Nissan Altima Hybrid: Another Way to Vote Green

The Altima Hybrid has two advantages: it drives better than the Camry, and it comes with a $2,350 federal tax credit that may make it a better value than the Honda or the Toyota.

Published: 27-May-2007

LATE to the business of gasoline-electric hybrids and lacking its own technology to match Toyota and Honda, Nissan is following an interesting catch-up strategy. The company licensed Toyota’s industry-leading Hybrid Synergy Drive and grafted it whole to an Altima.

The resulting Altima Hybrid is powered by a somewhat less powerful version of the standard Nissan 2.5-liter 4-cylinder engine, and like the Camry Hybrid uses braking regeneration to charge nickel-metal-hydride batteries that run a 40-horsepower supplementary electric motor.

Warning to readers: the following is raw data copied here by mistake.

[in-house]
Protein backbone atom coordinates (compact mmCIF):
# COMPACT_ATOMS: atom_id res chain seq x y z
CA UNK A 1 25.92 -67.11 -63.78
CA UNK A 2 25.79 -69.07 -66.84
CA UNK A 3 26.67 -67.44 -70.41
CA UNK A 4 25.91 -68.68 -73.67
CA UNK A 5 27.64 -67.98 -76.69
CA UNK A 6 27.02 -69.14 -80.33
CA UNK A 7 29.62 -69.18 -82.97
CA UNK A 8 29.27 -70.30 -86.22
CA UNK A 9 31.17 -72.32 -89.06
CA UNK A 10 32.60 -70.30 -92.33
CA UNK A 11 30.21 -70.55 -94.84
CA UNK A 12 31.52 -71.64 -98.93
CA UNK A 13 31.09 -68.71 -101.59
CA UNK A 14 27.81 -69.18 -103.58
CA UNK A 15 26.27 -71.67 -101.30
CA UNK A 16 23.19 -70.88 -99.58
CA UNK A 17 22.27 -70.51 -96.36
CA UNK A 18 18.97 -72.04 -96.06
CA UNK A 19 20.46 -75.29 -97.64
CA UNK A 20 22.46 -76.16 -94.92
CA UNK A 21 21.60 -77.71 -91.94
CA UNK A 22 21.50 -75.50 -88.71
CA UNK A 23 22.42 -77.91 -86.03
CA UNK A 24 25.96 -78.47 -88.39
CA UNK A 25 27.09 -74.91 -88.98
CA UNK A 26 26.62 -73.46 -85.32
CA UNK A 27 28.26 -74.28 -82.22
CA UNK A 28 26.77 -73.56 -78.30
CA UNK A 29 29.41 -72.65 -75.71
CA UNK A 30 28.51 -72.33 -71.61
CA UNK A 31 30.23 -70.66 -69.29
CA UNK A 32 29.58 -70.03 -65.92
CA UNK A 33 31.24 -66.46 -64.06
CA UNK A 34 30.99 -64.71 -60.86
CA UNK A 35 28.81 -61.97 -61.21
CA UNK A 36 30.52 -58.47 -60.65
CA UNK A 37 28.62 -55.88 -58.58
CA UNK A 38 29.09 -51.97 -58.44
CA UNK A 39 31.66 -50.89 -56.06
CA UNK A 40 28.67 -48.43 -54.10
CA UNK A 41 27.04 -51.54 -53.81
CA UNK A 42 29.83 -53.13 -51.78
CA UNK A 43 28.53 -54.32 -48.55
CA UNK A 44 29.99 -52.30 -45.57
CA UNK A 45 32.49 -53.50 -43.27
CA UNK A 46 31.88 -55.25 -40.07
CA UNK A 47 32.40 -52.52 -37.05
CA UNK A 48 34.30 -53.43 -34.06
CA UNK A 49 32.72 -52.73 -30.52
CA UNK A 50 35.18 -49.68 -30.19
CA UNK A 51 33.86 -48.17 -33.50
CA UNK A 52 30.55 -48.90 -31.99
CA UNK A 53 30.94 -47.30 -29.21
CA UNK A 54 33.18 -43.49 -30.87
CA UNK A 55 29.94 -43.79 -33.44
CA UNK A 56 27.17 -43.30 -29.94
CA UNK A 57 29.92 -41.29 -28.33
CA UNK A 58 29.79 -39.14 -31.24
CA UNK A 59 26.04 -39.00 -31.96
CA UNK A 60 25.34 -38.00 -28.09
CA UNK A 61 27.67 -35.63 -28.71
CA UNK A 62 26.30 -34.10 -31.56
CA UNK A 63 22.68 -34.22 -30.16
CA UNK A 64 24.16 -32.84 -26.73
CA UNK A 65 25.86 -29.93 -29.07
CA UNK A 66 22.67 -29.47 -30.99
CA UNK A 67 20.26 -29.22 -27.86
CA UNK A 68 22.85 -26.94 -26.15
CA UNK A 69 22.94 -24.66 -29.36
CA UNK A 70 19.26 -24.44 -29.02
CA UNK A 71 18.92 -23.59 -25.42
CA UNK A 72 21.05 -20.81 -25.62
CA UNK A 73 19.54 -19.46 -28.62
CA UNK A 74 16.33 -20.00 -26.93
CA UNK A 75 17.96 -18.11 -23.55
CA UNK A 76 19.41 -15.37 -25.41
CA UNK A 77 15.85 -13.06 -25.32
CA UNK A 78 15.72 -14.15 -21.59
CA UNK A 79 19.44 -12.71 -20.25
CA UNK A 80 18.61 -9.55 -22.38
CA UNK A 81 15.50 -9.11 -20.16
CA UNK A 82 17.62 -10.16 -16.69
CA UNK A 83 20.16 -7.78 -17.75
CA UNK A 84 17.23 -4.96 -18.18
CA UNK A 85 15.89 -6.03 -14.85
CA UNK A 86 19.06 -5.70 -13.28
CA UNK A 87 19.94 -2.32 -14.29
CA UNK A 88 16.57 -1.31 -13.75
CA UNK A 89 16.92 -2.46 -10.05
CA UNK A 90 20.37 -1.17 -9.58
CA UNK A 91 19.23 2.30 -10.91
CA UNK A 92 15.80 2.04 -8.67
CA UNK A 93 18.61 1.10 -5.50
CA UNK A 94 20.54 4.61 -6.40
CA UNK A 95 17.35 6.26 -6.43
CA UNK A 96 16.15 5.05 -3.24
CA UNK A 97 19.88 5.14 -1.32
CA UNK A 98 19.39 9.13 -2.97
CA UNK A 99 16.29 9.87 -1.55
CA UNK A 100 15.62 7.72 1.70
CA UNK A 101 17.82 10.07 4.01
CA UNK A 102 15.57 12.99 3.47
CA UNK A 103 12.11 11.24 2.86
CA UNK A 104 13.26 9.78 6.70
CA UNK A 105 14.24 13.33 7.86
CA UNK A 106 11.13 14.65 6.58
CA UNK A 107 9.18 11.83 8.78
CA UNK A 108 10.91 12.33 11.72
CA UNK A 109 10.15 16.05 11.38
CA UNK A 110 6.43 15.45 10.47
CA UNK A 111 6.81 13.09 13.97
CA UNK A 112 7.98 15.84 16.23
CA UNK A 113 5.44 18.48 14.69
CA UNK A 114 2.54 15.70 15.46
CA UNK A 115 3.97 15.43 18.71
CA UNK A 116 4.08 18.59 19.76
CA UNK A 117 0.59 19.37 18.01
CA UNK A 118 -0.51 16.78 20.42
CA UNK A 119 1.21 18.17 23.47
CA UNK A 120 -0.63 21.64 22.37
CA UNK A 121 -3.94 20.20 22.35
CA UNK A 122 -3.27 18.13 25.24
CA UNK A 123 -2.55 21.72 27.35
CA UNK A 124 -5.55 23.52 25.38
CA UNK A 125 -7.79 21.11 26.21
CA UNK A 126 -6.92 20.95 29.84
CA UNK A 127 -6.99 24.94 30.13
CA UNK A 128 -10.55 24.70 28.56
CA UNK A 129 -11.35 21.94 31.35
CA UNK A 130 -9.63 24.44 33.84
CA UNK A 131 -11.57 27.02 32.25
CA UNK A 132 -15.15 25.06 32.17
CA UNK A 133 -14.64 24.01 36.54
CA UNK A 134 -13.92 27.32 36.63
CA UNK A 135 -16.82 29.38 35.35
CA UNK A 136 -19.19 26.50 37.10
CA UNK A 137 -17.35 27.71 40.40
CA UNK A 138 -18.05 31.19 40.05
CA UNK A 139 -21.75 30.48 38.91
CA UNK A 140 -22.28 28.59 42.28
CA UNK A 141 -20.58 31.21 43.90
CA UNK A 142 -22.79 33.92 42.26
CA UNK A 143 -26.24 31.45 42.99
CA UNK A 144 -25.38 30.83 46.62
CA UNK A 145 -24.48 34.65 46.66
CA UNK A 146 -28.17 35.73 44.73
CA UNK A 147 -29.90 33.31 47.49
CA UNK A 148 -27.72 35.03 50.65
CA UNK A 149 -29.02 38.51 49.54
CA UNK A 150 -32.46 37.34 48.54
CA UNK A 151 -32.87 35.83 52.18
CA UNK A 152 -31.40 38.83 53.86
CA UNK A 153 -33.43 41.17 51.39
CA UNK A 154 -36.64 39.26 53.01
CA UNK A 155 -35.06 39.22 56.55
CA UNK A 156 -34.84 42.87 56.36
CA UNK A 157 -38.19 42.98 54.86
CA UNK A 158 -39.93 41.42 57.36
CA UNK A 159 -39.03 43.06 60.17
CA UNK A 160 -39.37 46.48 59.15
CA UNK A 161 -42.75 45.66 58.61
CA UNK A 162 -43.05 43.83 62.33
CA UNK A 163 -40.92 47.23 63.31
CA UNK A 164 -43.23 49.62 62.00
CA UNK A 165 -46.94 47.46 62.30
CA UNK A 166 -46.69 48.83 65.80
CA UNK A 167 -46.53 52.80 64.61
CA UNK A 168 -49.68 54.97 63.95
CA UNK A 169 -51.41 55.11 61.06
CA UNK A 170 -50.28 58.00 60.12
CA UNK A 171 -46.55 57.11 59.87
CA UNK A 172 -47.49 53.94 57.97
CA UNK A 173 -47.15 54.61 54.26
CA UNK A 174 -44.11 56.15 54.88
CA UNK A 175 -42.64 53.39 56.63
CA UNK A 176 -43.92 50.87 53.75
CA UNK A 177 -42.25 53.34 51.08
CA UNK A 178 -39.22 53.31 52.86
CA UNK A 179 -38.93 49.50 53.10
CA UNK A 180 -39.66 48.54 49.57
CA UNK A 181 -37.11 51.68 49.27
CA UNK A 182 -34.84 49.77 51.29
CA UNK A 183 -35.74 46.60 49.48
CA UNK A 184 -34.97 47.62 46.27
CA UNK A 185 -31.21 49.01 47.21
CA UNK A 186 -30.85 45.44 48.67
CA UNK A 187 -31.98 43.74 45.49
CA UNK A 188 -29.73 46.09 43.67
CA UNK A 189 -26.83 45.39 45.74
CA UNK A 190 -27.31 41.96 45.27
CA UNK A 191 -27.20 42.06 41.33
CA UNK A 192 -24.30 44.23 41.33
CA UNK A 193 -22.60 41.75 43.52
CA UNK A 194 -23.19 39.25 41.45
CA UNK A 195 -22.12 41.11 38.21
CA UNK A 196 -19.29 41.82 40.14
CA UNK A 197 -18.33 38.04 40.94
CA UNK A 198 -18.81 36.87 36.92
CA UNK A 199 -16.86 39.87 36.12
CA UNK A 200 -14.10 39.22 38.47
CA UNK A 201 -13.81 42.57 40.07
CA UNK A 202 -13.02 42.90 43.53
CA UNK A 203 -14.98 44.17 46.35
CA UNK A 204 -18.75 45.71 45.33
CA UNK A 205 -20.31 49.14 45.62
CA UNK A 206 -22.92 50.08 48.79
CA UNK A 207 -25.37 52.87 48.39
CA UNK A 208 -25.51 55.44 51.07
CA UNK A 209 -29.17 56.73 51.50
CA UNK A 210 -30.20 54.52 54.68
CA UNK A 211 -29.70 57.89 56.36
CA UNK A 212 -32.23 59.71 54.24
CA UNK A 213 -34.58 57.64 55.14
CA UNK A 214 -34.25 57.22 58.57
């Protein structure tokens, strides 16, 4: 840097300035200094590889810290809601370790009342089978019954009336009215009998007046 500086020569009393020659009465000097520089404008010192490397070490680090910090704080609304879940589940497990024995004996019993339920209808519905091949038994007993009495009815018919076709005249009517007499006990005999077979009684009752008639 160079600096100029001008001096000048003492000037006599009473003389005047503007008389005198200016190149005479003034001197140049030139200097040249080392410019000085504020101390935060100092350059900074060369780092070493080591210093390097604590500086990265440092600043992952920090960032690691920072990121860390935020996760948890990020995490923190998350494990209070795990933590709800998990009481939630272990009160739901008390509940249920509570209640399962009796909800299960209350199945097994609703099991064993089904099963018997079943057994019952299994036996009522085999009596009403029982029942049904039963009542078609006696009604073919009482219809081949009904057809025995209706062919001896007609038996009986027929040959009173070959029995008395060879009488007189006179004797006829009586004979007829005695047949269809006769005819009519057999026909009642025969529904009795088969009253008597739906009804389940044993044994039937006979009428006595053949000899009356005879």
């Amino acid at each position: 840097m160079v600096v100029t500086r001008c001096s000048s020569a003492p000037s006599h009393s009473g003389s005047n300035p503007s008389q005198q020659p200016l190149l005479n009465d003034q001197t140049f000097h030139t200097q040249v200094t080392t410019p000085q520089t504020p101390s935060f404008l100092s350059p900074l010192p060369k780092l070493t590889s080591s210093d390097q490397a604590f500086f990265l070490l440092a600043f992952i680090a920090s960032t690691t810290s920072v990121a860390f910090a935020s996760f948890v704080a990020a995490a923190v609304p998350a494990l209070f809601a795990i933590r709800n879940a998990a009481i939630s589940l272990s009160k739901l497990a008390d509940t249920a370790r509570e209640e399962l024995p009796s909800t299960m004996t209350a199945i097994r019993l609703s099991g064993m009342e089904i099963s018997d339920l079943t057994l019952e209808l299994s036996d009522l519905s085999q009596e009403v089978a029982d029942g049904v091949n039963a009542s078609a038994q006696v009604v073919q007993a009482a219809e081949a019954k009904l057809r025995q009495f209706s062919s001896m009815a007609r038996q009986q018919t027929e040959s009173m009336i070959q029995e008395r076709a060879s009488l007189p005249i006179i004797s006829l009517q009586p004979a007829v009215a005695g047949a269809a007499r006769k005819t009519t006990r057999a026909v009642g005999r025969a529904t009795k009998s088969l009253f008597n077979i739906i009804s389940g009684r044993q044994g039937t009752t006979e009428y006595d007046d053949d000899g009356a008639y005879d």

The gas mileage of the Altima Hybrid is comparable to the Camry Hybrid — 35 m.p.g. in the city and 33 on the highway vs. 33/34 for the Toyota — but it is less powerful than the Accord, which uses a V-6.


Citroen Berlingo MPV prototype demonstrates a 30 percent improvement in fuel economy and CO2 emissions compared with an equivalent diesel production car.

The new Estima Hybrid features the THS II, optimized for use on a minivan, though there is still no decision on whether or not it will be available in North America.

A mixed-cycle fuel consumption of nearly 70 mpg (UK) means a gain of some 30 percent compared to the standard HDi model.


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